Ottawa’s transit plans got a major boost on Friday when Ontario Premier Doug Ford confirmed his government will commit $1.2 billion to help build Stage 2 of light rail.
The morning announcement was made at OC Transpo’s Belfast Yard. In addition to Ford, Mayor Jim Watson, Ontario Transportation Minister Jeff Yurek and several councillors were in attendance.
“What I’m most excited about is the message this LRT sends to the world,” said Ford. “Ottawa is the right place to work, right place to live and the right place to invest and do business.”
The announcement came as concerns emerged Friday morning about the choice of SNC-Lavalin to extend and then maintain the north-south Trillium Line, a contract worth $1.6 billion.
A CBC report, quoting unnamed sources, said that SNC-Lavalin’s bid failed to meet the technical requirements expected by the city while other bidders did meet the requirements.
Stage 2 of LRT was recently approved by Ottawa council even though the estimated cost had soared from about $3 billion to $4.66 billion. The city had been in limbo after the Ford government said they would be reviewing the amount promised by the previous Liberal government. Stage 2 will see some 44 kilometres of rail and 24 new stations added.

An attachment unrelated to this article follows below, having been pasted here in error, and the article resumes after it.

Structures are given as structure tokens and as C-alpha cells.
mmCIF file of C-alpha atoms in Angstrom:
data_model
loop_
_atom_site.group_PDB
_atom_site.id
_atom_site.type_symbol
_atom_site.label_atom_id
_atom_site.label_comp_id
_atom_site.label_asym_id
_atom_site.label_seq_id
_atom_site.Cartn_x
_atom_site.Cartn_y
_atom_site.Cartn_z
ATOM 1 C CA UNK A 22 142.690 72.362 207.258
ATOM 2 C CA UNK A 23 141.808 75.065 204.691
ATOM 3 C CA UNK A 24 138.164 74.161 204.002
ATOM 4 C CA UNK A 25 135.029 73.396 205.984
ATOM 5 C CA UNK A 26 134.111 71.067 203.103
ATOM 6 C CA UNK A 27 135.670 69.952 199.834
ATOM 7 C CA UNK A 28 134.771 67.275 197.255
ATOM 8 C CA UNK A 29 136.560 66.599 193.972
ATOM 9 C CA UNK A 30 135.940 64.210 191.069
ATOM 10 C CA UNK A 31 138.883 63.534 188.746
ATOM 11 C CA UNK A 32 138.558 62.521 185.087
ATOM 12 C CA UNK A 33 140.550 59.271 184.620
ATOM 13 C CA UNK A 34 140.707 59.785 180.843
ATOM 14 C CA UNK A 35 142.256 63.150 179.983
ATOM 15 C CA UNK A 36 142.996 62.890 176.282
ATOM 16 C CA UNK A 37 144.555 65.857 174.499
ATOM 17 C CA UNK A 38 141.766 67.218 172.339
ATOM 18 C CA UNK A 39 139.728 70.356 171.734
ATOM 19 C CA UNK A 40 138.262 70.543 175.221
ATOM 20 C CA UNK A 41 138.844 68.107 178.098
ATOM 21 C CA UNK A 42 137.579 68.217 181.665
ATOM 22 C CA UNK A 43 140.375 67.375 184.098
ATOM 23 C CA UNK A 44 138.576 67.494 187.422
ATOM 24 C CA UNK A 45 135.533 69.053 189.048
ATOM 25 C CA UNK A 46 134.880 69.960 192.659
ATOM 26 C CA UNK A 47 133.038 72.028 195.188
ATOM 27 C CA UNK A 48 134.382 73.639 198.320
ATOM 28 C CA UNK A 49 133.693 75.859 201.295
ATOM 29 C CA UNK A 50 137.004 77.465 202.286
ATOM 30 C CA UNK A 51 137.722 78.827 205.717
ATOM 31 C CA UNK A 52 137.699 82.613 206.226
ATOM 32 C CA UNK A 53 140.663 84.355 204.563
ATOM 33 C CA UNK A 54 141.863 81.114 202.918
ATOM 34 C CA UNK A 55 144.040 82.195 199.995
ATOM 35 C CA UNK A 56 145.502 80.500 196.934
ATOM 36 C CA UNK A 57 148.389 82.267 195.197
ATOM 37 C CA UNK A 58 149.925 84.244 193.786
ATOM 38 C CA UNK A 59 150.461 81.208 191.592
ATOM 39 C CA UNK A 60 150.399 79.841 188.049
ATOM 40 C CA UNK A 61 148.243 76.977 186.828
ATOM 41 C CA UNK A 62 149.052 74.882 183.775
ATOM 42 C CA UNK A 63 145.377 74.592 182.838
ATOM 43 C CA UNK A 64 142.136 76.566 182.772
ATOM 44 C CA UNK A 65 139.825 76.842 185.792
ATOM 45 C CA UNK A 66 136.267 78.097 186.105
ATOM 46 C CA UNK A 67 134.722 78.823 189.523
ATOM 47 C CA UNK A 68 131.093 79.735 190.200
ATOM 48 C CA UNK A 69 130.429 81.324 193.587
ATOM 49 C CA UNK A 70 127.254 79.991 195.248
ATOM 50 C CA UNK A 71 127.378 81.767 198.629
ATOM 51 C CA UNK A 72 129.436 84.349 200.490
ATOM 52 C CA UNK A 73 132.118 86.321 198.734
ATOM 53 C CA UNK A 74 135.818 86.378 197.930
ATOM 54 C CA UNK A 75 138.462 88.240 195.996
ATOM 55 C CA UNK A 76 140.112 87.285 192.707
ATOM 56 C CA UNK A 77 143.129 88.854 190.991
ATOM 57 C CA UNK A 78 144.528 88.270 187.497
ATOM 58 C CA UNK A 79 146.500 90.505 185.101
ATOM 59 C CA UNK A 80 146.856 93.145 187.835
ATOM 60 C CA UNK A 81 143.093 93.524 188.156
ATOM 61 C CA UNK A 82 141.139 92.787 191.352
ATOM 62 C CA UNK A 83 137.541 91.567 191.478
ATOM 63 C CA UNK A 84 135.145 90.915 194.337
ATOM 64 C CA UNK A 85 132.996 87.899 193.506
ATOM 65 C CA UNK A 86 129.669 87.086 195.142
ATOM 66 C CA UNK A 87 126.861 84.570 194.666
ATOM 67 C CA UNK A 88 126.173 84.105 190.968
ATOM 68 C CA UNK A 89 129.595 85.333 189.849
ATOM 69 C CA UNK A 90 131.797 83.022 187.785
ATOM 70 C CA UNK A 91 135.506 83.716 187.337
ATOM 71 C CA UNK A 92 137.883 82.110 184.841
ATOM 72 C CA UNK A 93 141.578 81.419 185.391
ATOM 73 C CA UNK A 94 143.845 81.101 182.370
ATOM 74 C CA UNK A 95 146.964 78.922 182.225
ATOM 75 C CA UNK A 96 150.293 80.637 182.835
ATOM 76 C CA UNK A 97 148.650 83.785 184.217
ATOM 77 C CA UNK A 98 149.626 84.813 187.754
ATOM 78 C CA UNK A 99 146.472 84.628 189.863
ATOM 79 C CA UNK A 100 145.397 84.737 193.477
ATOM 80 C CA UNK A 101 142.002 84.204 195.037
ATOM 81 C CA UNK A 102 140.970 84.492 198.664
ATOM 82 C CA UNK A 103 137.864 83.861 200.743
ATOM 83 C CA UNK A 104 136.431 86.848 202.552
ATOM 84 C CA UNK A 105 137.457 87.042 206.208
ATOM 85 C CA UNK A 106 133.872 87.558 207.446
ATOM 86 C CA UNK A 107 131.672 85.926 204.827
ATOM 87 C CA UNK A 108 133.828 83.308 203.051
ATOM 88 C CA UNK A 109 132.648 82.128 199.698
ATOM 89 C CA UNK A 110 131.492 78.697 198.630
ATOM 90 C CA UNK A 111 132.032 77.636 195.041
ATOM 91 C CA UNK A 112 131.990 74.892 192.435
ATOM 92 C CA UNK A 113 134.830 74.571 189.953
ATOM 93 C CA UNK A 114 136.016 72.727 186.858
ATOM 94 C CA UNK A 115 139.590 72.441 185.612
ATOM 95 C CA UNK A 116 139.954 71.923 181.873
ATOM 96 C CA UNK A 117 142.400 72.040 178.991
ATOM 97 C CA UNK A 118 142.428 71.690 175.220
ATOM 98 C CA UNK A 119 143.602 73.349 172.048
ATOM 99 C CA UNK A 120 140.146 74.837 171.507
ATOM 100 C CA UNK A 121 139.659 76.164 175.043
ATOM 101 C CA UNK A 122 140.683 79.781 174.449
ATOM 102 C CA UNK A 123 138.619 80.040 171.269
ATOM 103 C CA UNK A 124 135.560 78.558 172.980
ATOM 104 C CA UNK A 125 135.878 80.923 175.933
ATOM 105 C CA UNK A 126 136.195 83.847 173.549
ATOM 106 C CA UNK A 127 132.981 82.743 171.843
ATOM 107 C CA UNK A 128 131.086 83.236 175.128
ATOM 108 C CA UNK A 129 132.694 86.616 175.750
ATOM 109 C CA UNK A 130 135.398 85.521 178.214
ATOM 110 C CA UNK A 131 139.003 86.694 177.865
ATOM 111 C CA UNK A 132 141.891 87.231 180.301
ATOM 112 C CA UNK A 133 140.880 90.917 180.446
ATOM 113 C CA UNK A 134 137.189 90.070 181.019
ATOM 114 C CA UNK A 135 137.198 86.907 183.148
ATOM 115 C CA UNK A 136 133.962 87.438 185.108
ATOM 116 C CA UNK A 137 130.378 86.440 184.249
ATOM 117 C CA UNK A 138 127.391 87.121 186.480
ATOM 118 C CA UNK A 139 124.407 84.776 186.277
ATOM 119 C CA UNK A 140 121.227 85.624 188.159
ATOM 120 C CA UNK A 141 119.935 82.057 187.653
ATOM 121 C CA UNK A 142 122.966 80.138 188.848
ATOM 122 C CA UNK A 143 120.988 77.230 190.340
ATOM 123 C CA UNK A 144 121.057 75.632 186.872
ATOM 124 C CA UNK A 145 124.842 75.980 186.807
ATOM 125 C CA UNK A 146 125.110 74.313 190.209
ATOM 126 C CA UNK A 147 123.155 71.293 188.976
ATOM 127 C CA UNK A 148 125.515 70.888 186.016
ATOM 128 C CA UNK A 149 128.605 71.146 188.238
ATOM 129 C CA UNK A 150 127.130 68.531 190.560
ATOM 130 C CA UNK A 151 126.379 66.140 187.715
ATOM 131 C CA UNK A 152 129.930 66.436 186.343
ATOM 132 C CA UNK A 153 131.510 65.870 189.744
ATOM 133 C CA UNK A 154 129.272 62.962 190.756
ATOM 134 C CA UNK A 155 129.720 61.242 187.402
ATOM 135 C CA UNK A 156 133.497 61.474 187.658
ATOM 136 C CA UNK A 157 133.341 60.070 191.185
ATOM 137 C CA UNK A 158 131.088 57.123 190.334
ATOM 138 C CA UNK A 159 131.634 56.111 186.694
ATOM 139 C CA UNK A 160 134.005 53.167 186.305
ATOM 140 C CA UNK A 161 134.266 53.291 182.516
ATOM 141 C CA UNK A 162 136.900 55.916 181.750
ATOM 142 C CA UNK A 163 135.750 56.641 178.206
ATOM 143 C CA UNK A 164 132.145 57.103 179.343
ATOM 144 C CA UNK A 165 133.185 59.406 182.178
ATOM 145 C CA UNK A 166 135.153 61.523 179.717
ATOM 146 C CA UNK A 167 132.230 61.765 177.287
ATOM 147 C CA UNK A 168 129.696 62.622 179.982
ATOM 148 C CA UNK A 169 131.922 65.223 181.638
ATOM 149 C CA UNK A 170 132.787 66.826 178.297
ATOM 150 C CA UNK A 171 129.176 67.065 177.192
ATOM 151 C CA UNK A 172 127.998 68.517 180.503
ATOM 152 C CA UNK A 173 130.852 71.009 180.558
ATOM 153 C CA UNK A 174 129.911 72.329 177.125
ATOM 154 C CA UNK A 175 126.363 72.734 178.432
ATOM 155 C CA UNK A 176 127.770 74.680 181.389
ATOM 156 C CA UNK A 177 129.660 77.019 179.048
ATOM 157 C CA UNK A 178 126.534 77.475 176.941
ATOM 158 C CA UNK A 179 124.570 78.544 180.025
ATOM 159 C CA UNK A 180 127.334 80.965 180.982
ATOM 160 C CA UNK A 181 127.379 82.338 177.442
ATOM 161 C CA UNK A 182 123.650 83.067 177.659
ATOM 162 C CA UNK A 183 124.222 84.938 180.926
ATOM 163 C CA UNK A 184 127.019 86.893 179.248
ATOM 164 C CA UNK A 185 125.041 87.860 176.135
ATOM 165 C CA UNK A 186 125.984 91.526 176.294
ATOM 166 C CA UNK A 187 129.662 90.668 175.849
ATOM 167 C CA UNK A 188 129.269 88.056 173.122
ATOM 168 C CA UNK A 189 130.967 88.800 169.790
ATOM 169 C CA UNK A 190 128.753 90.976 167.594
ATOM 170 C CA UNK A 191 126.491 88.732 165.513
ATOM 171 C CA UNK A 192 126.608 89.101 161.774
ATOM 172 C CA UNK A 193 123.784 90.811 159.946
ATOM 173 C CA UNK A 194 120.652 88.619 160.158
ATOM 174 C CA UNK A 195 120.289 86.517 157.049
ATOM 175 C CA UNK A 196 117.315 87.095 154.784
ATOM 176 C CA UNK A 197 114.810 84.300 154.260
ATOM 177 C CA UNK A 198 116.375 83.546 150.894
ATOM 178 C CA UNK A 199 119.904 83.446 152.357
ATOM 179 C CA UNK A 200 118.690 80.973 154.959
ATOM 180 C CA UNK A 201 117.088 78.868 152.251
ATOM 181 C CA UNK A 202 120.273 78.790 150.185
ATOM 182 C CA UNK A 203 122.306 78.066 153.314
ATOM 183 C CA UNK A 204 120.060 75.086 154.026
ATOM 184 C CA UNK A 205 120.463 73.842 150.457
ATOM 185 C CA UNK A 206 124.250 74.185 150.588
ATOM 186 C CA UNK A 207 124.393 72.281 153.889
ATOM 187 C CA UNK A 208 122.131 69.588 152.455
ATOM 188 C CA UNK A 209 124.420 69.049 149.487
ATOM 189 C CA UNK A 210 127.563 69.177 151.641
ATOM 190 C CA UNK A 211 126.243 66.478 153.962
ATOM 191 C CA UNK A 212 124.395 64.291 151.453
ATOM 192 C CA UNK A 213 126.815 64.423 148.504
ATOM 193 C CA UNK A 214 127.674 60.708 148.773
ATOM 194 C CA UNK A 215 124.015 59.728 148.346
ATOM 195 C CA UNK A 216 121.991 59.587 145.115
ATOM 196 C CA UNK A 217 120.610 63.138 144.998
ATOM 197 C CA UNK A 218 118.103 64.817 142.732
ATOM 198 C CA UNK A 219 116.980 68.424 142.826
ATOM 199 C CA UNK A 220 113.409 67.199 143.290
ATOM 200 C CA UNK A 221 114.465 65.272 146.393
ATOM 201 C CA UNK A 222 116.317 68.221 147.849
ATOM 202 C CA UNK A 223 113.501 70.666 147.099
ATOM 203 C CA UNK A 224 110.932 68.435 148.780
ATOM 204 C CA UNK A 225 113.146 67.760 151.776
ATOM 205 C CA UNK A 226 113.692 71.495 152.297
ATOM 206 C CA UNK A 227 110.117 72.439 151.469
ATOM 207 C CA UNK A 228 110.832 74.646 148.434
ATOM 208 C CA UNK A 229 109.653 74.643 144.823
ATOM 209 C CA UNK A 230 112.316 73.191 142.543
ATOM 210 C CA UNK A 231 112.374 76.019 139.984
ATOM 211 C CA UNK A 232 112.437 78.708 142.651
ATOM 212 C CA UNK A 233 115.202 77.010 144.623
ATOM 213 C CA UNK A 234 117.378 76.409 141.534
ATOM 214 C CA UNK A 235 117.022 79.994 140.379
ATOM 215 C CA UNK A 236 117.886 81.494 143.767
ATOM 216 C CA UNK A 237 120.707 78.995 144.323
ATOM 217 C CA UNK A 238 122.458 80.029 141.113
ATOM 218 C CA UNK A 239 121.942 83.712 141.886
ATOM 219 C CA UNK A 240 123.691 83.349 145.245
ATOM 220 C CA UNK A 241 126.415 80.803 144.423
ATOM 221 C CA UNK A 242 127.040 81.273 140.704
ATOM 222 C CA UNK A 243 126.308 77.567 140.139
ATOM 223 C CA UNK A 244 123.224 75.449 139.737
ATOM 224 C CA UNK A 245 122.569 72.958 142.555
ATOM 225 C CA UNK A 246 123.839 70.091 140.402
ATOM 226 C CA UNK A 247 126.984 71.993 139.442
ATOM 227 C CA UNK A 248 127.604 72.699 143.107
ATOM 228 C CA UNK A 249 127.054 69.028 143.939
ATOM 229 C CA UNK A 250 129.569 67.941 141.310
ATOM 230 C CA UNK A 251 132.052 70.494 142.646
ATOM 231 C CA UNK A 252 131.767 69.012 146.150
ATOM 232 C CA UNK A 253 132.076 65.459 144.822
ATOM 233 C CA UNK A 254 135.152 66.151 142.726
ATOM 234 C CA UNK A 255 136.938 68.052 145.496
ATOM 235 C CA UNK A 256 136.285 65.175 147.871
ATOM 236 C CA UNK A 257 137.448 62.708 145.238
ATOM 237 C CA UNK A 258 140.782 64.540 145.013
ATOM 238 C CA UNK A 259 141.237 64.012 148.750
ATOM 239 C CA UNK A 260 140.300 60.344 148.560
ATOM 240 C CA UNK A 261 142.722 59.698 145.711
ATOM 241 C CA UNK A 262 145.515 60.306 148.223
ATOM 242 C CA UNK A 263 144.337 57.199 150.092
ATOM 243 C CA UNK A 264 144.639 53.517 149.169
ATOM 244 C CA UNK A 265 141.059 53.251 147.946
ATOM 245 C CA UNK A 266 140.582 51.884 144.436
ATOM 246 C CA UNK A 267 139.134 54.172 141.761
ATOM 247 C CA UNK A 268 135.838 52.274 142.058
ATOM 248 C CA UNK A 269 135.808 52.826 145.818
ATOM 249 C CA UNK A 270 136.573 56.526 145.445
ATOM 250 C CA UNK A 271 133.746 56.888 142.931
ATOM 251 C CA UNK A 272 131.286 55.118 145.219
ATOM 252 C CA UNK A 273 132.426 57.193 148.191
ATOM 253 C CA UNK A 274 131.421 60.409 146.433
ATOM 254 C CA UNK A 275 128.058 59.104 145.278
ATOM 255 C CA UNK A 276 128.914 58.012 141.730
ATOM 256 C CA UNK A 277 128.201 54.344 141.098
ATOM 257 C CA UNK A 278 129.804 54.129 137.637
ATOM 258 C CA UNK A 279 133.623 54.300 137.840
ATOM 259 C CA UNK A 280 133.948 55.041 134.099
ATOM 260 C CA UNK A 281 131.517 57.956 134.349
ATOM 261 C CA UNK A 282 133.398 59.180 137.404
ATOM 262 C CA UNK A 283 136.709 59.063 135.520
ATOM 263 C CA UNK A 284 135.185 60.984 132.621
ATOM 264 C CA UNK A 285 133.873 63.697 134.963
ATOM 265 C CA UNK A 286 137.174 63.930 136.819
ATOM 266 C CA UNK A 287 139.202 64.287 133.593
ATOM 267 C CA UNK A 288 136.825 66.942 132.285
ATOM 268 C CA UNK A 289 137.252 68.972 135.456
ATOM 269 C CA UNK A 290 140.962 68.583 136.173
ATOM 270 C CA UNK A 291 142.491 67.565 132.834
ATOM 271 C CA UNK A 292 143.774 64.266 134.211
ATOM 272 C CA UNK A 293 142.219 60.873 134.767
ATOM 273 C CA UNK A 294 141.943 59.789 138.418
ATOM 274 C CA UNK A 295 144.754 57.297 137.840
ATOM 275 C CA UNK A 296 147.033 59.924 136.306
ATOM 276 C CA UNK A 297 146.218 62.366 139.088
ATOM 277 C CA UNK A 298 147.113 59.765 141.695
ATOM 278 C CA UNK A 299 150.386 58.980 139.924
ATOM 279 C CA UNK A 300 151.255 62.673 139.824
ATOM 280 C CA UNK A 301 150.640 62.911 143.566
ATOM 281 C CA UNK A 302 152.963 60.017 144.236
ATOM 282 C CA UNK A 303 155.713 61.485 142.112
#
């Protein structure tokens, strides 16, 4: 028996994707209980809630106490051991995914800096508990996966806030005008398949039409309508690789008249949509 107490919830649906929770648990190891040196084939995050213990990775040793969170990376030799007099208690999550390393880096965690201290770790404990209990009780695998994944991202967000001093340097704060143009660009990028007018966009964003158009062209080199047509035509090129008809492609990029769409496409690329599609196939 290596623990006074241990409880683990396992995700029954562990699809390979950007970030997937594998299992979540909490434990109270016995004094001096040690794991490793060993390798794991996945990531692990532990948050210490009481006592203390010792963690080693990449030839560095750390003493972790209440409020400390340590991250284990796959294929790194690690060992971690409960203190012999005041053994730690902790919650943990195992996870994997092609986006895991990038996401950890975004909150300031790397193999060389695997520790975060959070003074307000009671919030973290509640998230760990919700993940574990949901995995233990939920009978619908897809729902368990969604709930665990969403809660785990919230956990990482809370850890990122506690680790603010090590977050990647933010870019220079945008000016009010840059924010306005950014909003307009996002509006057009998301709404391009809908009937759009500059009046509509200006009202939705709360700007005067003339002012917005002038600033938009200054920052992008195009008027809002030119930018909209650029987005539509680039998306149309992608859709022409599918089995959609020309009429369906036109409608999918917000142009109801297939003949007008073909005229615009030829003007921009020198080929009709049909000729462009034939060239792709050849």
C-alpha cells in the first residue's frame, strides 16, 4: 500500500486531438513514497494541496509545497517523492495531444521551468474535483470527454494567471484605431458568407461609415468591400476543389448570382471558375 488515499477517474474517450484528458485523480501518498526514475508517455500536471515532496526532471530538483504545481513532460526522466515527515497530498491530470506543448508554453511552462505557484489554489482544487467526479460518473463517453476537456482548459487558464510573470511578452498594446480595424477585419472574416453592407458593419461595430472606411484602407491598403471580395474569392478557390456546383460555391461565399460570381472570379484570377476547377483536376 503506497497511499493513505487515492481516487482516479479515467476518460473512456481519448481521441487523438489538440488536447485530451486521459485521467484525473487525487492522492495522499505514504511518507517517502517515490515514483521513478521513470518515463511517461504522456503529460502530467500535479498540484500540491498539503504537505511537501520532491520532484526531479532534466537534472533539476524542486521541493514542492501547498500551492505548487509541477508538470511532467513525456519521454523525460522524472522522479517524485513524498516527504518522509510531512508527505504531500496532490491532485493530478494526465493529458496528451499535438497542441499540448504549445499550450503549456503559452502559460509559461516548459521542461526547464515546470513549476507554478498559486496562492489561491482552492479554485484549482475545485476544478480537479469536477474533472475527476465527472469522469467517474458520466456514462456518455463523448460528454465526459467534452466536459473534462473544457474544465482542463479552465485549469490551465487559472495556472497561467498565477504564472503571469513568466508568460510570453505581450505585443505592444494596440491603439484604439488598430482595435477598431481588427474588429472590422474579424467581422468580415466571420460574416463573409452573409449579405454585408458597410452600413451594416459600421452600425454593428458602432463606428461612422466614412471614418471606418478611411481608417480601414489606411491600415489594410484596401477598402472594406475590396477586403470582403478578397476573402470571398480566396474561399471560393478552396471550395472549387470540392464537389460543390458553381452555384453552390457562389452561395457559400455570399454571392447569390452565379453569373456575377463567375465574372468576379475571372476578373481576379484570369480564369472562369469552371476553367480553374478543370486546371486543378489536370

In making the announcement, Ford touted the many new jobs the LRT would create, as well as the economic boost light rail will give the city. Watson said estimates suggest about $5.6 billion in new economic activity will stimulate the local economy.
Ironically, Prime Minister Justin Trudeau had announced a $1.5 billion investment in Stage 2 in the summer of 2017 at the same Belfast Rail Yard.
The city’s share of the project will be almost $2 billion for the largest infrastructure project ever attempted by the city.
With the funding for Stage 2 now locked up, the attention is turning to Stage 3 which would connect to Barrhaven, Kanata, and Stittsville. Ford wasn’t offering any hints of support for that project Friday morning.
Upon completion of Stage 2 by 2025, it is estimated the LRT will be moving more than 20,000 people an hour. Watson added the city would see a reduction in “greenhouse gas emissions by 110,000 tonnes in Stage 2.”
Meanwhile, the city is waiting to take possession of the trains that will be running in Stage 1. That project has missed three target dates so far. The best guess for when the line will open to the public is now sometime in June.
In a hint that the end is near on Stage 1, OC Transpo said recently that, for the first three weeks of operation, some bus routes due to be cancelled will keep running “as an insurance policy” to allow users to adapt to the new system.
With files from Capital Current staff